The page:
Oh yeah.  I loved their first sex scene together. 

  19. 19
    CarrieS says:

    No veggies, I promise!  But I do want to know what you liked about the book – do you remember what made it click for you?

  20. 20
    Flo says:

    I liked it- but I was reading it as SciFi with a bad romance subplot (might have something to do with it having the original cover- http://www.goodshowsir.co.uk/w… which is all spaceships and aliens to me). I had sense of wonder with the world building and was speed reading the Jukor and the prison planet like the B movies “Escape from LA” or “Armageddon”, which made it fun, fast, and very enjoyable to read (other than the middle, which was a lot of getting there).

    I was not looking for deep themes or meaningful relationships. (Honestly, I liked Chaz and Ren the alien’s developing relationship much more than the Chaz and Sully interactions.)

    I may also have granted waaaay too much leeway on “Is this guy socialized as fully human? no?” then ‘he’s part alien’ becomes ‘he’s an asshole’ and to me that’s weak plotting and something I try to get past to get to the better parts… but if I reframe it in my mind as a romance with a SciFi background, suddenly I’m all kinds of uncomfortable with the alphahole anti-hero.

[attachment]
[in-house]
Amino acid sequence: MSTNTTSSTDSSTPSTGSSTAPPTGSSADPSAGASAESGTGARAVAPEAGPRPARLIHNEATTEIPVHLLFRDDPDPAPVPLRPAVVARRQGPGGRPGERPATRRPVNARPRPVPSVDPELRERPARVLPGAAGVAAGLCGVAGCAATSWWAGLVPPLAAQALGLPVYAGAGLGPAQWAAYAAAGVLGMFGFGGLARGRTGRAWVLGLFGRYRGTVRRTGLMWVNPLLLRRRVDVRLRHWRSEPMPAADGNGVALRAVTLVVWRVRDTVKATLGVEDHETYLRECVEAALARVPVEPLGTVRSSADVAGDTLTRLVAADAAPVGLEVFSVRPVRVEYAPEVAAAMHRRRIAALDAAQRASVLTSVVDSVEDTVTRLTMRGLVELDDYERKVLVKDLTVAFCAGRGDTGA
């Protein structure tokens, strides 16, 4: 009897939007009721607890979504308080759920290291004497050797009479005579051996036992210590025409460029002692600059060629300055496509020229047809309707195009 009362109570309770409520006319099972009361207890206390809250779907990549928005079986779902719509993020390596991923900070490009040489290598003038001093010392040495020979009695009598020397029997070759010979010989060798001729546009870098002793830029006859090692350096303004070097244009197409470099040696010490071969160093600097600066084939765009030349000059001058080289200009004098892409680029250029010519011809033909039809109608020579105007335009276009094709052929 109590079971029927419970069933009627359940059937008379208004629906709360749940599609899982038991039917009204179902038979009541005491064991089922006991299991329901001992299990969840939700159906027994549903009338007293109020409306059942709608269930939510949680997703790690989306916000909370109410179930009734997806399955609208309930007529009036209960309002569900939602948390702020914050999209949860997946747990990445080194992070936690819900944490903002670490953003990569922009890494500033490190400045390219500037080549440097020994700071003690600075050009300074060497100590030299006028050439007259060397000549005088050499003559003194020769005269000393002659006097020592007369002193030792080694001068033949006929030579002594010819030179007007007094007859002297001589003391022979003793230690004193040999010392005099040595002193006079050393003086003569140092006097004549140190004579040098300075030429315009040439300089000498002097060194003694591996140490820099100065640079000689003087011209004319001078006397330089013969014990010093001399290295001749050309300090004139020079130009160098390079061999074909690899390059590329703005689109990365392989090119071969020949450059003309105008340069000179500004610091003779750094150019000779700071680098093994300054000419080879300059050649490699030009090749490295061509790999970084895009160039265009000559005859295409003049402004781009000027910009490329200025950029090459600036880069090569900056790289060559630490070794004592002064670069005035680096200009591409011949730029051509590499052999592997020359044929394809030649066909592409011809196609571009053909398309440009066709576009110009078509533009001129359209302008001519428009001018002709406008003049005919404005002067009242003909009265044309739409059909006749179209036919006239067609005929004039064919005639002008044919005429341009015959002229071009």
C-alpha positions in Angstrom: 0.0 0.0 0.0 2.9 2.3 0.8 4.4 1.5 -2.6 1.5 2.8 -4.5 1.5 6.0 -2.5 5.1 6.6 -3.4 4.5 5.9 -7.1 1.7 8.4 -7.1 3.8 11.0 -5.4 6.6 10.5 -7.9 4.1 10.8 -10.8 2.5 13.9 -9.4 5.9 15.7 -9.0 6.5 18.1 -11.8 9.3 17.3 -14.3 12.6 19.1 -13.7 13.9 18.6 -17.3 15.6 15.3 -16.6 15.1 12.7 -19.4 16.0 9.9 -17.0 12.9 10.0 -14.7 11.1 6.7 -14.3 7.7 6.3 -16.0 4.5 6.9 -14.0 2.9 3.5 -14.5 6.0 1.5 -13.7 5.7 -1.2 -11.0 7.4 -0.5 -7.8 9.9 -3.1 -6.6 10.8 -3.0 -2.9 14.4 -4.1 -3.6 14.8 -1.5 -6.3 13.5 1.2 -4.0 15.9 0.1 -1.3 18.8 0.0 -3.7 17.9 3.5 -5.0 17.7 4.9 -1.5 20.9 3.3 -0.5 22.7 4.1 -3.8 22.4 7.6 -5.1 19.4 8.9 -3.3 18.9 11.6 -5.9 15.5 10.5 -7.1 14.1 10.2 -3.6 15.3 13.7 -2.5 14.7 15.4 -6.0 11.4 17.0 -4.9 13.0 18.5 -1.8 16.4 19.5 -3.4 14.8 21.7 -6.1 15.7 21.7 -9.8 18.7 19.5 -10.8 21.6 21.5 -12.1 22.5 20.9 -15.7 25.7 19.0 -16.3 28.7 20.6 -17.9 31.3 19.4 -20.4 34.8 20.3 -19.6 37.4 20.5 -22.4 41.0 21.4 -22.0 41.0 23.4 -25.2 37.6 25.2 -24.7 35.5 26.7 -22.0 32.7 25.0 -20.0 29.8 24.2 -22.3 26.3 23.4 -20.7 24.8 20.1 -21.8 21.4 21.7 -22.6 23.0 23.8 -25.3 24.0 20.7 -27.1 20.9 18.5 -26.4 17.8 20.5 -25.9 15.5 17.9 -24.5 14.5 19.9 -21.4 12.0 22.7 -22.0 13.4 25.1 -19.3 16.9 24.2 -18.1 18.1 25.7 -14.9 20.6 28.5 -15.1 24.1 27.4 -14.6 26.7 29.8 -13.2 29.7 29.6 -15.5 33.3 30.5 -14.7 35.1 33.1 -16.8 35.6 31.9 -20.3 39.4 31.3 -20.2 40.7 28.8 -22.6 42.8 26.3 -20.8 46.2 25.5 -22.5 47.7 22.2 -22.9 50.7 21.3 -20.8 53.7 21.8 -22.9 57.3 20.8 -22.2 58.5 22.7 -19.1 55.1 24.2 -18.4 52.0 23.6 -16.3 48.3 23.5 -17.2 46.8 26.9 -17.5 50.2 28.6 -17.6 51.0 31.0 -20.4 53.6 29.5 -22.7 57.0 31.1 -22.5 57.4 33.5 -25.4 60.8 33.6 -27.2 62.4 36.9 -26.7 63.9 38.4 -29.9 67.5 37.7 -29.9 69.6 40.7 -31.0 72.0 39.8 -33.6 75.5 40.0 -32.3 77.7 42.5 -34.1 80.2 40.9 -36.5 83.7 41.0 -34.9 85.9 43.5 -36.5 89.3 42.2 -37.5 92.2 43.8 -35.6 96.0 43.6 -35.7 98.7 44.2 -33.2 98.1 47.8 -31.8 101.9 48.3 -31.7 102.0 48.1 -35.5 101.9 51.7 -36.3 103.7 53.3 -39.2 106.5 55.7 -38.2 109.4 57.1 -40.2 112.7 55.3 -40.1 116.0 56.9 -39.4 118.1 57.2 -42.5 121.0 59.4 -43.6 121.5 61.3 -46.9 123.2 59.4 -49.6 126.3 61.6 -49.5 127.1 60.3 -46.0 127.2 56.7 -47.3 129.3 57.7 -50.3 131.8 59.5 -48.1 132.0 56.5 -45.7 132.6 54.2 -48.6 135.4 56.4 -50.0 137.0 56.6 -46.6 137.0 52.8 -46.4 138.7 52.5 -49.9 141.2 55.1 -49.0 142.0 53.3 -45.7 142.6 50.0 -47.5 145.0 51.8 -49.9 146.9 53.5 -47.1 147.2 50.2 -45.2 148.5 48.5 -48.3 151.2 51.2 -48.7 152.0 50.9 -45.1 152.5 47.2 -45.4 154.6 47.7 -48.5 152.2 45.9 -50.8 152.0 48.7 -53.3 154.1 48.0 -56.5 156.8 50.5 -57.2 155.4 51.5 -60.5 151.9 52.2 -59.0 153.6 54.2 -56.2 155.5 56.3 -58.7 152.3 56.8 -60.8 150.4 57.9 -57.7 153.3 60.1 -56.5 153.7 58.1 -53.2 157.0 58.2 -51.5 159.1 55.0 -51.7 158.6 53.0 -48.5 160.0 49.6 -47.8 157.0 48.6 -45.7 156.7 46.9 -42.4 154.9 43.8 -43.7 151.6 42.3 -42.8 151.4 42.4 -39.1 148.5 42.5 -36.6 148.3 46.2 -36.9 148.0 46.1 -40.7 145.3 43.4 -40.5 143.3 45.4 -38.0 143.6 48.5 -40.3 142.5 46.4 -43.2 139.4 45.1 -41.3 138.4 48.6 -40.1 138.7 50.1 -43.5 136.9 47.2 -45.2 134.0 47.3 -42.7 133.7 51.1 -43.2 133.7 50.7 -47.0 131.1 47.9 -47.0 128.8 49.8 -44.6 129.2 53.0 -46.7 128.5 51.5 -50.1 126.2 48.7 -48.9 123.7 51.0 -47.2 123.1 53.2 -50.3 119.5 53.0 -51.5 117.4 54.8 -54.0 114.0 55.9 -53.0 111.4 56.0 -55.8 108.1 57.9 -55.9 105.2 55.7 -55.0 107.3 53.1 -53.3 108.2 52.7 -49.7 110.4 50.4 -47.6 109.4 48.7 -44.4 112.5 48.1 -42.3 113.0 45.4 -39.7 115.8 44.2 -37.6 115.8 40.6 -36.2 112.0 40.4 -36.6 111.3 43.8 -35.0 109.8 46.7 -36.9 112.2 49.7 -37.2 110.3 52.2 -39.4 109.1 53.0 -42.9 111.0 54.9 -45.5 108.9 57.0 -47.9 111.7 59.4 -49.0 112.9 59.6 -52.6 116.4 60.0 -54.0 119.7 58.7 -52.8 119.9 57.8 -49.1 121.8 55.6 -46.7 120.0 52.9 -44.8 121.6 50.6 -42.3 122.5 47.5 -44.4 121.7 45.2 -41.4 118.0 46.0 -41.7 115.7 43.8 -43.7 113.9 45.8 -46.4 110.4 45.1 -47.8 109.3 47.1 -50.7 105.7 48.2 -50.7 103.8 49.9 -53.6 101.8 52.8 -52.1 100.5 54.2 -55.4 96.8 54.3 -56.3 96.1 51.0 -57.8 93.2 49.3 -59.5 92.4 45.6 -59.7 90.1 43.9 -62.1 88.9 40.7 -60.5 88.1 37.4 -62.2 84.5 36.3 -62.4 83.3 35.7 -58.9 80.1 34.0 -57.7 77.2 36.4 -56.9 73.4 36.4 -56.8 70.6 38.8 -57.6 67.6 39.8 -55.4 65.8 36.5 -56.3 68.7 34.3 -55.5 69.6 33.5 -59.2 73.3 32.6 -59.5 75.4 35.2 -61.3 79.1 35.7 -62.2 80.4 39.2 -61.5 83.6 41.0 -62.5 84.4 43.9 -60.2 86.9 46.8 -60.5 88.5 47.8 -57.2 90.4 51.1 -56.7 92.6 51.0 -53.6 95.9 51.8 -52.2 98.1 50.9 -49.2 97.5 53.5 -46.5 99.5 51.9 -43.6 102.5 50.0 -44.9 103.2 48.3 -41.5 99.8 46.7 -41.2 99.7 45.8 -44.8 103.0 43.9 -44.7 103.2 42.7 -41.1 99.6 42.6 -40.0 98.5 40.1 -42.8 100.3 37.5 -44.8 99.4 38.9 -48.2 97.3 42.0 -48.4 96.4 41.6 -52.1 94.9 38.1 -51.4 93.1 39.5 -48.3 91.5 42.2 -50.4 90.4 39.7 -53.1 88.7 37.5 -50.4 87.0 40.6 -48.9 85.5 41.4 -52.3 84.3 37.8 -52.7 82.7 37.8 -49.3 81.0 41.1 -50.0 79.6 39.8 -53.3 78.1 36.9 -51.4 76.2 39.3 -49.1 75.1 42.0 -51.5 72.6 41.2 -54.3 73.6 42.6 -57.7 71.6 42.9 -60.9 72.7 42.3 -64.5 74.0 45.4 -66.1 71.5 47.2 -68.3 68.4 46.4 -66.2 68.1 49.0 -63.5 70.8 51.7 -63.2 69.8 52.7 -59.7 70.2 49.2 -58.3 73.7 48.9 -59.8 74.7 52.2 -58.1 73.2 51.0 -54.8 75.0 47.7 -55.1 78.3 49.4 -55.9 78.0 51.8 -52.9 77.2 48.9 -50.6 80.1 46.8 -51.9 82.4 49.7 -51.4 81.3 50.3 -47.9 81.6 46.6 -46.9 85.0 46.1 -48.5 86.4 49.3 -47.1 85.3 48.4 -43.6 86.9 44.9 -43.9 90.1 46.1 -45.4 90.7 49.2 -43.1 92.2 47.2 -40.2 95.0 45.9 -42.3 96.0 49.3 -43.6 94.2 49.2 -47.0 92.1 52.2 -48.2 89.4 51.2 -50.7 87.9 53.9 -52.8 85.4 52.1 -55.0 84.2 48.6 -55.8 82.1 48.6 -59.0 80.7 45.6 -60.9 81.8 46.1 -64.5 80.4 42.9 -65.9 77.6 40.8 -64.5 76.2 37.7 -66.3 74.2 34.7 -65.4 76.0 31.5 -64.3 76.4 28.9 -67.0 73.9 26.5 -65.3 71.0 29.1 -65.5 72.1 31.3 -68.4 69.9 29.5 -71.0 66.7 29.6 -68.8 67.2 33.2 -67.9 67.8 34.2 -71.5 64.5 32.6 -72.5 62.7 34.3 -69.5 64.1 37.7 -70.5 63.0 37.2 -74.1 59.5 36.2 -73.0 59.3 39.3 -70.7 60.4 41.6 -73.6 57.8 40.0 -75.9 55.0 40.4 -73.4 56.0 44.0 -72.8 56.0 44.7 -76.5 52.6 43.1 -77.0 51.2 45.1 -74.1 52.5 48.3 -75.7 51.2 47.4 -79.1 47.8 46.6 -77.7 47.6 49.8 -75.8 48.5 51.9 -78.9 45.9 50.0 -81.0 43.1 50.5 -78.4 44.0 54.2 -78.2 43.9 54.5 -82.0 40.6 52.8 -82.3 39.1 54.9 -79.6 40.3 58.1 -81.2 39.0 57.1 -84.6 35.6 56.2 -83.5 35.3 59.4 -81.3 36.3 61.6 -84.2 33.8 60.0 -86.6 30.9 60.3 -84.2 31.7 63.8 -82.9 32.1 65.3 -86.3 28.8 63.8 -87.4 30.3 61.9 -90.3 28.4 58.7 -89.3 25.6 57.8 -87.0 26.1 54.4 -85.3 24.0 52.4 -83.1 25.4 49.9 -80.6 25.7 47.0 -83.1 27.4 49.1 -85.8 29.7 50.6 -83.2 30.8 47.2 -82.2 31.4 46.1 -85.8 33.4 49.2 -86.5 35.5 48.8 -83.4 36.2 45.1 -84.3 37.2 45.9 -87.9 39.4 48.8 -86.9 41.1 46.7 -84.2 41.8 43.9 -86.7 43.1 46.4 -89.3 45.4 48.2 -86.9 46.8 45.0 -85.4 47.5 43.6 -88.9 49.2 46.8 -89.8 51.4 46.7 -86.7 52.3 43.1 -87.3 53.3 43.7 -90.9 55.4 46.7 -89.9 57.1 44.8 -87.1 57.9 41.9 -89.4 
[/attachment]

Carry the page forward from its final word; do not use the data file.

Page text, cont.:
I’d have given the book a B as a SciFi summer read, but if it’s a romance, then it goes into creepy stalker/controlling, possessive boyfriend territory and a D+ seems about right.

    So… Thanks for making me be of two minds about this book.

  21. 21
    Carrie says:

    I’m sorry you didn’t like it. I’ve read everything Linnea Sinclair has written and only wish she would write faster! By the way, Sinclair’s books were originally published as SF, not SFR and sold in the SF section of bookstores. I have several books with the original, science fiction covers, which are way better than the silly romance covers they were given when re-released.